The defendant as an appellant before this Court complains of a sentence imposed upon him by the district court of Roosevelt County, following his conviction of the crime of statutory rape upon a young girl, fourteen (14) years of age.
He first bases error on the refusal of the trial court to permit cross-examination by him of the prosecuting witness concerning prior acts of intercourse with other men. We see no error in this refusal. The offense charged was statutory rape as to which the previous chastity of the prosecuting witness ordinarily -is immaterial. 44 Am.Jur. 959; 52 C.J. 1083, § 111; 75 C.J.S. Rape § 63, p. 537; State v. Edwards, 33 N.M. 51, 261 P. 806; State v. Morrow, 158 Or. 412, 75 P.2d 737, 76 P.2d 971; Struna v. People, 121 Colo. 348, 215 P.2d 905. See, also, annotation, 65 A.L.R. 410, 425.
“From State v. McKiel, 122 Or. 504, 259 P. 917, 918, we quote: ‘Since the girl was under the age of consent and force is not an essential element of the crime, it is clear that this line of inquiry was not proper and had no relevancy to the issue. In some jurisdictions it is permitted, as affecting the credibility of the witness, but not so in this state. State v. Ogden, 39 Or. 195, 65 P. 449. The girl is not on trial, and it would be unfair to allow evidence of other specific acts of unchastity where there would be no opportunity to make any defense against such accusations.’
“In an annotation in 65 A.L.R. at page 425, the editor cites the decision just mentioned, and states: ‘The courts of a majority of the jurisdictions accede to the view that the prosecuting witness, in a prosecution for statutory rape, cannot be cross-examined as to prior acts of sexual morality or levity of conduct on her part.’ ”
*433In State v. Edwards, supra, we sustained an exception to the aforesaid rule, where pregnancy of the prosecuting witness was shown and testimony that defendant was the father of her child was in evidence. There the testimony of prior sexual acts was held pertinent on rebuttal as tending to show “another might have been the cause of such condition,” where limited to that purpose. [33 N.M. 51, 261 P. 807.] The court found no occasion, however, to find fault with the general rule as stated in the texts above cited and as well in the annotation in A.L.R., cited, supra.
Counsel for defendant seek to draw some comfort for their position by citing State v. Cruz, 34 N.M. 507, 285 P. 500. But it fails to give the needed support. The cases are quite different in their facts. There the prosecutrix was 26 years of age, had never been married and was asked on cross-examination whether she had given birth to a child some time before the offense charged against defendant. The case was brought squarely within the doctrine that the right to impeach on cross-examination by proof of specific acts of misconduct could not be denied, citing many New Mexico cases.
Here the sole reason advanced by defendant’s counsel for admissibility of an answer to the inquiry whether the prosecuting witness had ever had intercourse prior to the act charged against him was on the issue of penetration. Except as tend-ing to prove in its broader aspect that consent to the act charged had actually been given, an immaterial fact in statutory rape, if the trial court had permitted the inquiry, it would have proved quite pointless. The prosecutrix had already testified, unequivocally, to the fact of penetration and it must have seemed to the court without reason to permit a breach of the doctrine against proof of prior unchaste acts, if any such there were, upon the pretense of testing credibility on an issue about] which there was no genuine controversy.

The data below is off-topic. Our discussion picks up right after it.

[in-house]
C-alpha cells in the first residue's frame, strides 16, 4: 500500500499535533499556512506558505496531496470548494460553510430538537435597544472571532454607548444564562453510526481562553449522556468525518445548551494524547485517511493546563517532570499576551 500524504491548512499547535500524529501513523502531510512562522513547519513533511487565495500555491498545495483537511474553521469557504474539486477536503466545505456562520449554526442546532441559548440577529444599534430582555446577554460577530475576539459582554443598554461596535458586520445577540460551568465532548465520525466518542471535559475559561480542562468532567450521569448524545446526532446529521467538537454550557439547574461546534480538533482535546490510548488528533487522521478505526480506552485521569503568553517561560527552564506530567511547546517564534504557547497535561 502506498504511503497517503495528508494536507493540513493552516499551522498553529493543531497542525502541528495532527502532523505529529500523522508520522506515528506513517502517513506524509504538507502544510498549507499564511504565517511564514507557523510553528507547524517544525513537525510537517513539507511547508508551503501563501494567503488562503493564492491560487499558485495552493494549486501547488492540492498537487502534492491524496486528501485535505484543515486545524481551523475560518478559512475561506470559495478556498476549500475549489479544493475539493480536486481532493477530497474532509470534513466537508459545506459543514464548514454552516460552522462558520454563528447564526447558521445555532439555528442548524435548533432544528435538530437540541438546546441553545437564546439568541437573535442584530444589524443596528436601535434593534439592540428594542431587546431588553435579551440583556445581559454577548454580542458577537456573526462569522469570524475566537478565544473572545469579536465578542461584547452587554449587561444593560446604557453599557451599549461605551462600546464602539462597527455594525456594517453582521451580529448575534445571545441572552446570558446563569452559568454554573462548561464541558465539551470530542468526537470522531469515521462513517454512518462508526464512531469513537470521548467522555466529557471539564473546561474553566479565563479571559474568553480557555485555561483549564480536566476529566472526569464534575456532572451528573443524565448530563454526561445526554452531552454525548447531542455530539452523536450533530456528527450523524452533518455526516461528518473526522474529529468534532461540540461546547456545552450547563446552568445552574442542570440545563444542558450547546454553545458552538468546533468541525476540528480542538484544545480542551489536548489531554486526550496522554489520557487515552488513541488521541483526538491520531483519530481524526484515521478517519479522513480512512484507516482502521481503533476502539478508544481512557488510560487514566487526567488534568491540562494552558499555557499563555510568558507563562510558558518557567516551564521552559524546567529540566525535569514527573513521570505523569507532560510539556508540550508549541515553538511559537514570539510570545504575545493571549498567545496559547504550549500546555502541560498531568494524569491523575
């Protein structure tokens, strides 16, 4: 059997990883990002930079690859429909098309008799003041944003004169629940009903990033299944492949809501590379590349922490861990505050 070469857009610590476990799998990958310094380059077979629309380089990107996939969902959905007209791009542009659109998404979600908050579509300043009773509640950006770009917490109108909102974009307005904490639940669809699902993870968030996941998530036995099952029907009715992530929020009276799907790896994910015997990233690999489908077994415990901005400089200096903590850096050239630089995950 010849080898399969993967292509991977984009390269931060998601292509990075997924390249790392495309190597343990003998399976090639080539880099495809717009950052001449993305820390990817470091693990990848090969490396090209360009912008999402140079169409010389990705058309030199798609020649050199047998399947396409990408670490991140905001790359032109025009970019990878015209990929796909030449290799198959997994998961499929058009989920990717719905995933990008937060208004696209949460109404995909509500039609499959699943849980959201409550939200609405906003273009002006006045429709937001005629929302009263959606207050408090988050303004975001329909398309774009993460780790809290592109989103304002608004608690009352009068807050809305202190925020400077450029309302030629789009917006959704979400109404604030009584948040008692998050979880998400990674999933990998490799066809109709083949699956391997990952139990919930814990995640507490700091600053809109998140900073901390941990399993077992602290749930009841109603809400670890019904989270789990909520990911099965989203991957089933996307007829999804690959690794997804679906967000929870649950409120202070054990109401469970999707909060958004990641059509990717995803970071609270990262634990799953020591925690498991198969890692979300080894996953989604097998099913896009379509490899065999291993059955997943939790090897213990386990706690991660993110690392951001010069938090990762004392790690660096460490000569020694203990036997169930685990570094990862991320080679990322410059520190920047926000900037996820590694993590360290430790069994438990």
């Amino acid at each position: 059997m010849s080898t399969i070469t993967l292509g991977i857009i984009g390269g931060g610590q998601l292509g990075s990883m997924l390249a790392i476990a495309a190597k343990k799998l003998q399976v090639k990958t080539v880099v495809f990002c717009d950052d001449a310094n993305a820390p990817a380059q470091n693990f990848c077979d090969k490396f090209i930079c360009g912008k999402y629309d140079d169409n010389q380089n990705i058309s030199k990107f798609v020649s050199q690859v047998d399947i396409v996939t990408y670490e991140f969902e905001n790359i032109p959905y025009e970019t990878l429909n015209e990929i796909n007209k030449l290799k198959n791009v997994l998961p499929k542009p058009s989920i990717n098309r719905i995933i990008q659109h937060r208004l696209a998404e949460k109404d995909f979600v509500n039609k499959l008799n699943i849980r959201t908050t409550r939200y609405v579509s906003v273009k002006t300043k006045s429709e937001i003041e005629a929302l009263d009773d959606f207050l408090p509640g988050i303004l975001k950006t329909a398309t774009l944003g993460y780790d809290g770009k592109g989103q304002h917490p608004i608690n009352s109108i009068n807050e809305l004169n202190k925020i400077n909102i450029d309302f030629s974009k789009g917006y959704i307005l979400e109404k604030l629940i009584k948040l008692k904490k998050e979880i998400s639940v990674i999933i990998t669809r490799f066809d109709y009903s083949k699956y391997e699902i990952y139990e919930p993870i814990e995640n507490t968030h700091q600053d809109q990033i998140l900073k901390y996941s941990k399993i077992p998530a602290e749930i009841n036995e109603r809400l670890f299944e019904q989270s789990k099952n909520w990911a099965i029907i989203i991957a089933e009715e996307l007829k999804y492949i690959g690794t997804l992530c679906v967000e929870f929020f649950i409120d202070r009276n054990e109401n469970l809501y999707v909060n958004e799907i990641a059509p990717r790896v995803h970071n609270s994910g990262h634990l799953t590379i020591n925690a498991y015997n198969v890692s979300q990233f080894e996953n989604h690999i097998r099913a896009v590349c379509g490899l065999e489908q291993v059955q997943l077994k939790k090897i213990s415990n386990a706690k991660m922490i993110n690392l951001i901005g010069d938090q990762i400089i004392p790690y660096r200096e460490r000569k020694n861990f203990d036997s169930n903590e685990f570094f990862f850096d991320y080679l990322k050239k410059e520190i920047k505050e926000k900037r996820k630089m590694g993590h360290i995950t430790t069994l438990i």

Next, it is complained by counsel for defendant that the court erred in declining to permit them to take the testimony of the defendant on the voluntary character of the confessions, out of the presence of the jury, while conducting the preliminary inquiry into the facts surrounding the procural of the confession for the purpose of testing its admissibility in evidence. In this contention, we think the defendant has pointed out error in the sentence imposed upon him calling for a reversal.
After a long and tiresome colloquy between the trial judge and counsel for defense, most of which took place out of the presence of the jury, and after the State, in the presence of the jury, already had established what may be taken as a prima facie case, the following tender was made on behalf of the defendant, to-wit:
“Mr. Boone: Comes now the defendant and with the respect to the *434Court's ruling admitting into evidence these Exhibits, the Defendant will offer to prove that he was arrested on • the night of July the 4th, 1957, and at the time he was arrested he was very intoxicated, he was told he was arrested for being drunk, that on the next morning, which would have been July the 5th, he was brought down into the office of either the District Attorney or the Sheriff and he was asked by the District Attorney or the Sheriff are you guilty or not guilty, he, .thinking they had reference to the charge of drunkenness, said I am guilty, after which he was tendered a written statement which had not been explained to him theretofore by either the Sheriff or the District Attorney and' told to sign. He would further • offer to prove that at the time he signed this so called statement he was under the impression that he was pleading guilty or was stating that he was guilty of the offense of being drunk. He would further state that at no time was he advised of the charges of raping (name deleted) and that he never intended and never did admit guilt as to that offense, all of which the defendant would offer to prove with respect to the voluntary or involuntary nature of these statements.”